Total 911’s five Porsche 911 modifications to avoid

One of our most popular stories this January was our list of five ways to improve your Porsche 911’s performance. However, not all modifications can be considered an upgrade. In fact, the Total 911 team believe that some tweaks to your Porsche 911 should be avoided at all costs. Here they are:

Fake Fuchs wheels
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The five-leaf Fuchs wheel design is an intrinsic part of the Porsche 911’s heritage. With original alloys both rare and expensive, there have been numerous copies produced over the years but none come close to the genuine article.

Unofficial facelifts
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Originally popular in the mid-Seventies when people actually wanted to fit impact bumpers to their 911, the trend has now switched to giving Porsche 997 headlights to 996s and switching Gen1 997 brake lights out for the LED Gen2 units. Be proud in your car’s original styling.

Third-party body kits
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We all like a widebody Porsche 911 now and again. However, there are also some truly terrible third-party bodykits available (especially popular on Eighties flatnoses). Don’t believe us, just Google ‘Rinspeed 969’ or ‘Gemballa 930 Mirage’.

Singer-style recreations
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Singer’s restored Porsche 964s are simply stunning. They’ve taken the Porsche 911 world by storm and led a resurgence in backdating. Some people have taken it too far though, attempting to recreate the Singer look with much less expertise and budget. Try and put your own backdate stamp on your build instead…

Steering wheel retrims
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This is a simple one but can easily ruin the interior of a car. We’ve seen our fair share of terrible homemade steering wheel covers in our time. Another pet peeve of ours are Alcantara trimmed steering wheels in an otherwise entirely leather-clad interior (and vice versa).

Which Porsche 911 modifications do you feel should be most avoided? Join the debate in the comments below or head to our Facebook and Twitter pages now.

Comments (5)

  • DanPlaysKeys

    sounds rather elitist….sure this wasn’t written by a “beard”?

  • Juha U Kivekäs

    I think one common mistake is to lower the car (996-991) by over 20 mm in road cars (track cars excluded to a point). The first 10 mm drops roll centers by about 27 mm, the second 10 mm even more. That is why the Porsche M030 sport suspension lowers body by only 10 mm. Porsche engineers know what they are doing. The RCs stay reasonable. If you drop it like 30 or more mm you need to change pick up points like they’ve done in the GT3 – and even in GT3 it is a compromise because they could only change by one pick-up point at rear (yes, light front is less important, that’s why they have McPherson). When the RC goes below ground level the response becomes a bit slushier, feels usually heavier. To compensate the RC lowering one needs to use stiffer AR-bar. Well, the stiffness is increased, the teeth fillings drop and the owner tells how magnificient it is – but the clock says he is no faster at the track days.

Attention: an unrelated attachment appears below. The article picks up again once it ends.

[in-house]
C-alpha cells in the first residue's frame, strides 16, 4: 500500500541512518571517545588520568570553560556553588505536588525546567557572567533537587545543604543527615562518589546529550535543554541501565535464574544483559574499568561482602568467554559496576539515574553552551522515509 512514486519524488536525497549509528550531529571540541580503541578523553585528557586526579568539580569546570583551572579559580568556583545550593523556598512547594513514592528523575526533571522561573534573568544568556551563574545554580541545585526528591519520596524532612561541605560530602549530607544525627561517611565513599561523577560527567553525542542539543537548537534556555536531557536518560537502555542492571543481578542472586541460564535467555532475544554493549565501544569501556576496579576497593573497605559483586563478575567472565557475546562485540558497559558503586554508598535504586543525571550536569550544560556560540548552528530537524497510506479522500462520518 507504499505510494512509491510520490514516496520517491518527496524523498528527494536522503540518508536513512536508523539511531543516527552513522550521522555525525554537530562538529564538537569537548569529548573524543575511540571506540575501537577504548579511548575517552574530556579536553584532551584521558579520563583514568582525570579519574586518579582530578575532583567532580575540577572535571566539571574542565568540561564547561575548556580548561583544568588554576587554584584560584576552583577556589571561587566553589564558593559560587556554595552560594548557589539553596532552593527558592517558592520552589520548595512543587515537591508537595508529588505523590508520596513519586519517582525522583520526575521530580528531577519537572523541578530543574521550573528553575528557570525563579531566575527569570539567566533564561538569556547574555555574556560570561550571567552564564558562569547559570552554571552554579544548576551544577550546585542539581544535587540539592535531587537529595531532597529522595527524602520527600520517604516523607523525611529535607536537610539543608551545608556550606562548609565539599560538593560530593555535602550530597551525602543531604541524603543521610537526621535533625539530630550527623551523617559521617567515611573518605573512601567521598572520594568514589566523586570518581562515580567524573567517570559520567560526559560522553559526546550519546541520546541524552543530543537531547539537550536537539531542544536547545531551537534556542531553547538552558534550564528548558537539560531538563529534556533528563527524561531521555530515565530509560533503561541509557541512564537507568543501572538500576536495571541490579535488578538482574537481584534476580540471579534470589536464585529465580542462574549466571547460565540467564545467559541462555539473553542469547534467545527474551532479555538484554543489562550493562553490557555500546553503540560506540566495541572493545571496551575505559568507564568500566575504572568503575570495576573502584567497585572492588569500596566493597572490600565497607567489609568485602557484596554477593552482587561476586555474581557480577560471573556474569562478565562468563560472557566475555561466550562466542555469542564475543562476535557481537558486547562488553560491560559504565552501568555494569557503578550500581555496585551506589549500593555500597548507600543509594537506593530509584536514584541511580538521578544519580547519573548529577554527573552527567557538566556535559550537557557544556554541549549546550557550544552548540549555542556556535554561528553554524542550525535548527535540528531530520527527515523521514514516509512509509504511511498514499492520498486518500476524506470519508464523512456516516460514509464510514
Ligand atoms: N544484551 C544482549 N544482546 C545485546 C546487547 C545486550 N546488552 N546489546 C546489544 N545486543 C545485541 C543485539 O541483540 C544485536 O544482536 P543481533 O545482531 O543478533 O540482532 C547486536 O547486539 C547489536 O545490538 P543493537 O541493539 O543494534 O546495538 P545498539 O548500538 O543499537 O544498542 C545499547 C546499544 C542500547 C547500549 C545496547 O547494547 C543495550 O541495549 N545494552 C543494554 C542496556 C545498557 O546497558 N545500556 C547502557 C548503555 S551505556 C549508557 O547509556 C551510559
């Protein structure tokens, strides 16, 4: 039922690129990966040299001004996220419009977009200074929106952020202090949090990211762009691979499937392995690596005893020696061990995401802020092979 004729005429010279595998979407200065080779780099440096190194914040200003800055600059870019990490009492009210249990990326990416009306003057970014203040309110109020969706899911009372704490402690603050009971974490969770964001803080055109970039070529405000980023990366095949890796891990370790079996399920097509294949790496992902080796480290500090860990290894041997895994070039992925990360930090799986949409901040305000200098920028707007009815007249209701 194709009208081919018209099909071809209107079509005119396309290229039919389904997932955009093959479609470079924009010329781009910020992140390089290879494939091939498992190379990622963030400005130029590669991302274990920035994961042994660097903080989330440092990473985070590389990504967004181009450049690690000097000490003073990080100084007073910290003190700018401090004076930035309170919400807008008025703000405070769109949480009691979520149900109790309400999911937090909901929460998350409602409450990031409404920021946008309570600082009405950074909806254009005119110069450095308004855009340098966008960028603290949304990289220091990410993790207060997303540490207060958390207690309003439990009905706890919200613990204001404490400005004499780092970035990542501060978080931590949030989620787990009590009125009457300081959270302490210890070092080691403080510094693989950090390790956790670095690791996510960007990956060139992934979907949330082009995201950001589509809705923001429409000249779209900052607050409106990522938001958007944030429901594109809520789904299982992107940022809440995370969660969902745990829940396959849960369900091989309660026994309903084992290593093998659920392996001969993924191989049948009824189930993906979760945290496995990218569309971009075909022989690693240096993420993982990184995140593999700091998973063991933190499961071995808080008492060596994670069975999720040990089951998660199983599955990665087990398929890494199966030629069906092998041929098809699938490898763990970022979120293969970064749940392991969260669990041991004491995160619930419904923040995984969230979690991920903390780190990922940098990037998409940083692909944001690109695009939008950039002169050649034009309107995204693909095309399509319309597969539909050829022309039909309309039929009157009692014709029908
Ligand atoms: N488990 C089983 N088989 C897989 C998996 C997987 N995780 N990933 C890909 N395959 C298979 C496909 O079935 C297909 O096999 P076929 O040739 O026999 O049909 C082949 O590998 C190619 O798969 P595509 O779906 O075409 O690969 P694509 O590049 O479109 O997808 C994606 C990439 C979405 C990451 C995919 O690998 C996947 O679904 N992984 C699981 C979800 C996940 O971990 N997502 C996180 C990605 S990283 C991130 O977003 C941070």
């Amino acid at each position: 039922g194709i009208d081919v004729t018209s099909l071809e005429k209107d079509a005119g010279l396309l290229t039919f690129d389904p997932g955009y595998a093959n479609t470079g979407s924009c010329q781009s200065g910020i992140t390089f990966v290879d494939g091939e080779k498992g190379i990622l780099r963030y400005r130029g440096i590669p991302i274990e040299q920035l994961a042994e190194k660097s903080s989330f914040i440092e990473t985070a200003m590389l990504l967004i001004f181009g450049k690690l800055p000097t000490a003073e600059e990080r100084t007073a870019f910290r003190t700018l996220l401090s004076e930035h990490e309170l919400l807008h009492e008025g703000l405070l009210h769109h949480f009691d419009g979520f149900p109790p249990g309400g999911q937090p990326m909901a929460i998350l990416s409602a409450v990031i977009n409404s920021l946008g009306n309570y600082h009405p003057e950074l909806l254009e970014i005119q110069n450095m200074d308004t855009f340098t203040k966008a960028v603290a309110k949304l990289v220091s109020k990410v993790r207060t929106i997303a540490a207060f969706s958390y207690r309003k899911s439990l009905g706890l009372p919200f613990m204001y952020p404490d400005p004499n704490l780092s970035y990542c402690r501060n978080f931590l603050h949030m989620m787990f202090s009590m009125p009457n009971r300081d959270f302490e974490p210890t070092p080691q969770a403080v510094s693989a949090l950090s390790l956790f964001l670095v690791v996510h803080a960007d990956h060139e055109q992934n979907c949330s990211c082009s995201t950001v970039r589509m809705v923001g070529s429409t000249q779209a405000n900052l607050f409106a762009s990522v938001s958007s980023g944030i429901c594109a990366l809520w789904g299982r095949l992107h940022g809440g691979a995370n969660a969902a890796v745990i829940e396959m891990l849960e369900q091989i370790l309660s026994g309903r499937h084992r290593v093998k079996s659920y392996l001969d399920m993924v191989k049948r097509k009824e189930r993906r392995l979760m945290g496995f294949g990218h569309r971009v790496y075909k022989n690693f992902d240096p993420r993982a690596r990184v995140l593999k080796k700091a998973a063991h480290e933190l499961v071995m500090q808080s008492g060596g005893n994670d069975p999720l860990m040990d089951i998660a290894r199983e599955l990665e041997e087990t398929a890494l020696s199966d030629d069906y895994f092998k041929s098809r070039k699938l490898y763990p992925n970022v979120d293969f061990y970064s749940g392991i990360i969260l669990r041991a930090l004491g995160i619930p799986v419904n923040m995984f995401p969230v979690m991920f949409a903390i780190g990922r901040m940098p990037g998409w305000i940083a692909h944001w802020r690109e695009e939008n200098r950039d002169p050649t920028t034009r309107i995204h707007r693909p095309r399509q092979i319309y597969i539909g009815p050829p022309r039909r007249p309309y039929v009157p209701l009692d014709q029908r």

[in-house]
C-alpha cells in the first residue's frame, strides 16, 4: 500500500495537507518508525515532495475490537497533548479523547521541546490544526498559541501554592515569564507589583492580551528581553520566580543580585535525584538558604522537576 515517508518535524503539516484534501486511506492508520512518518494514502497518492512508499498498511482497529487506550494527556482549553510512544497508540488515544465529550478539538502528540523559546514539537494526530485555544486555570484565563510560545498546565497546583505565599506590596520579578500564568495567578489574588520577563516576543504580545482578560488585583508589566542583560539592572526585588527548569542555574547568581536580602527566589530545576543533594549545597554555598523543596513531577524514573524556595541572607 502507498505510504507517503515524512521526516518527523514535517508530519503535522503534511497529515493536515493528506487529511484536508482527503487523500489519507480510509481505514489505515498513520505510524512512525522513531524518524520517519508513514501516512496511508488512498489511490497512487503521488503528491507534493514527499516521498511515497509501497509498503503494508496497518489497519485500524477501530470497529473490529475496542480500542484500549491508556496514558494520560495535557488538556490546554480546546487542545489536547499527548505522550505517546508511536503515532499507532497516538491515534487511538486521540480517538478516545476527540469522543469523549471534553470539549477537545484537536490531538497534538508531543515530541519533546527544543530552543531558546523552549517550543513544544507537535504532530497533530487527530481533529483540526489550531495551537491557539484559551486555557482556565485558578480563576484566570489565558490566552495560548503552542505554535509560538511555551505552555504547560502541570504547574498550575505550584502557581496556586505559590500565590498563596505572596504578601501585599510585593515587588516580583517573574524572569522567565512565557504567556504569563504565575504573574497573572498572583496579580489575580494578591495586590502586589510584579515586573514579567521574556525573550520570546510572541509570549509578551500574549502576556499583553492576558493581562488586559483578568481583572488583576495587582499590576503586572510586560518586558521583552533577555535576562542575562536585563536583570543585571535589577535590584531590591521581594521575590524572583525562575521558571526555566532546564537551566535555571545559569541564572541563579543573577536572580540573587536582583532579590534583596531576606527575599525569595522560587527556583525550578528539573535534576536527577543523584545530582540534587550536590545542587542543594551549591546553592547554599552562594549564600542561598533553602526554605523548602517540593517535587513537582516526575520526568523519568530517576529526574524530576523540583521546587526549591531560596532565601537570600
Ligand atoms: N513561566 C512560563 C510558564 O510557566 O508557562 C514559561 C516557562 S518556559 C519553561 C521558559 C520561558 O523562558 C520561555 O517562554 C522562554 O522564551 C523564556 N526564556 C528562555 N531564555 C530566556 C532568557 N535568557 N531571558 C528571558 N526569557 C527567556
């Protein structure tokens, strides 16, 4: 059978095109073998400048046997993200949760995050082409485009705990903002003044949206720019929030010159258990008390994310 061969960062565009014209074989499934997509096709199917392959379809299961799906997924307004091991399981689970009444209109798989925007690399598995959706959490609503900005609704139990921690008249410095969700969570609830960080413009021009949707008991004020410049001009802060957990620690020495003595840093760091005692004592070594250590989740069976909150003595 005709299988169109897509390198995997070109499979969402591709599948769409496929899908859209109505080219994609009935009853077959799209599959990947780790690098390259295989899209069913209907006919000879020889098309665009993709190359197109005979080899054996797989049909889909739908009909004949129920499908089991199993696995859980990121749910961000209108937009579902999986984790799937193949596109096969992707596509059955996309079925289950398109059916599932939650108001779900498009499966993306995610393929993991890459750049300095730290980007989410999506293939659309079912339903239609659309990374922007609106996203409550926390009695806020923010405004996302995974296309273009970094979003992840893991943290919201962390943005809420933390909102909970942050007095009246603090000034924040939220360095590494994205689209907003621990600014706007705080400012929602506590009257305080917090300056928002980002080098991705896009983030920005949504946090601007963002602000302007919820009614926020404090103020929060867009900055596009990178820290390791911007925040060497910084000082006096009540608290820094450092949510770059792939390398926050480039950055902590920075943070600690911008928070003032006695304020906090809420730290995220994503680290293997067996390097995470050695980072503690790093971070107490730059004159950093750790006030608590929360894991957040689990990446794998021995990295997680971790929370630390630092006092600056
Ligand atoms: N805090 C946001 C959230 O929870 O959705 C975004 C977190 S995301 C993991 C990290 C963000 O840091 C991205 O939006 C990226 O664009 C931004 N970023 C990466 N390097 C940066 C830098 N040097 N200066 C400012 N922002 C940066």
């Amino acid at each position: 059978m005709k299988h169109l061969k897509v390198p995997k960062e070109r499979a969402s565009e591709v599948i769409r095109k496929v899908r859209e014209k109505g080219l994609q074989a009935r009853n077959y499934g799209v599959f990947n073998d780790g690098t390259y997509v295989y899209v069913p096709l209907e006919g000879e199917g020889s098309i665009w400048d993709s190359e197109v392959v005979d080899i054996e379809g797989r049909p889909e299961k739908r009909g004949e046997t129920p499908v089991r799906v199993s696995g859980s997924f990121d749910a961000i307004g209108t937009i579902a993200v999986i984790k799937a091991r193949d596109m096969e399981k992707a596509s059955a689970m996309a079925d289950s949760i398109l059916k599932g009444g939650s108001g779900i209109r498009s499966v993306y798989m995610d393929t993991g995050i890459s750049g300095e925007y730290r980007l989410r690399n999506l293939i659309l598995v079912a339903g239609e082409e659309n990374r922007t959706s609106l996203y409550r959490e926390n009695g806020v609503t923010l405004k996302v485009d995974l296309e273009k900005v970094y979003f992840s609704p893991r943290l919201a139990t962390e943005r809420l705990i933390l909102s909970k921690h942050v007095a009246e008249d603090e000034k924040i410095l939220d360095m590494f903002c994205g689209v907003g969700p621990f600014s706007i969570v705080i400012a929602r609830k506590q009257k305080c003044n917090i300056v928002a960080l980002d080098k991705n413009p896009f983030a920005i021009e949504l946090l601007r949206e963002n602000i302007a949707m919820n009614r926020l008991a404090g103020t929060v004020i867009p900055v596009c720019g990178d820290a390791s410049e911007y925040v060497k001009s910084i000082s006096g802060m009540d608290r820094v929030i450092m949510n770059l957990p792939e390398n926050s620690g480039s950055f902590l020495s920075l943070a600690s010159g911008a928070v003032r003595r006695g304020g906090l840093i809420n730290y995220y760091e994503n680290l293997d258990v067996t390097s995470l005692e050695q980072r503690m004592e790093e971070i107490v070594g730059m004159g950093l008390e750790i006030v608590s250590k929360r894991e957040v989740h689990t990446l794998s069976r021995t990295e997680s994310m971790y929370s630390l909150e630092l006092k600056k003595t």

in 996 (997) Normal (ROW)
    h_RC_f = 63 mm
    h_RC_r = 76 mm

    You don’t want the RC to wander between on top and under of ground level during suspension motion. Usually you want it a bit above ground level to keep the jacking feedback and (partial) instant weight transfer.

    Also what happens is that the camber gain reduces when lowered. E.g 996 front end camber gain

    Normal (ROW) 0.25 deg/10 mm
    -10 mm ………. 0.23 deg/10 mm
    -30 mm ………. 0.18 deg/10 mm
    That’s why you need to increase static camber a touch when lowering.

    I feel a bit sorry for the guys with the lowest wet 911s for road. They think they have done something cool – but it only looks good. Well, maybe the babemagnetic flux density increases – and it is a factor no one should overlook 😉 Maybe it is the ultimate measure of a car. We just deny it. And with a Porsche it is so easy to deny as it is such a fun car to drive.

  • patrick andrews

    Wings that add enormous drag and little downforce. Bodykits with turbo-type inlets that are blanked off. Spacers which cause tyres to rub on the wheel arches…
    “Be proud in your car’s original styling.” couldn’t agree more: http://www.classactiondesigns.com/

  • Terence

    Nothing wrong with giving your car a facelift. Agree never try to make a 996 look like a 997 and so on but giving a car a gen.2 look really makes the car look fresh. Not everyone can afford the latest car.

  • Luca

    Singer’s restomods don’t use genuine Fuchs rims either, for that matter.
    Other boat, but the BMW E30 M3 2500 Sport Evolution had leather (or cloth) Recaro seats and a suede steering wheel + gear knob combo. Was it bad? Certainly not.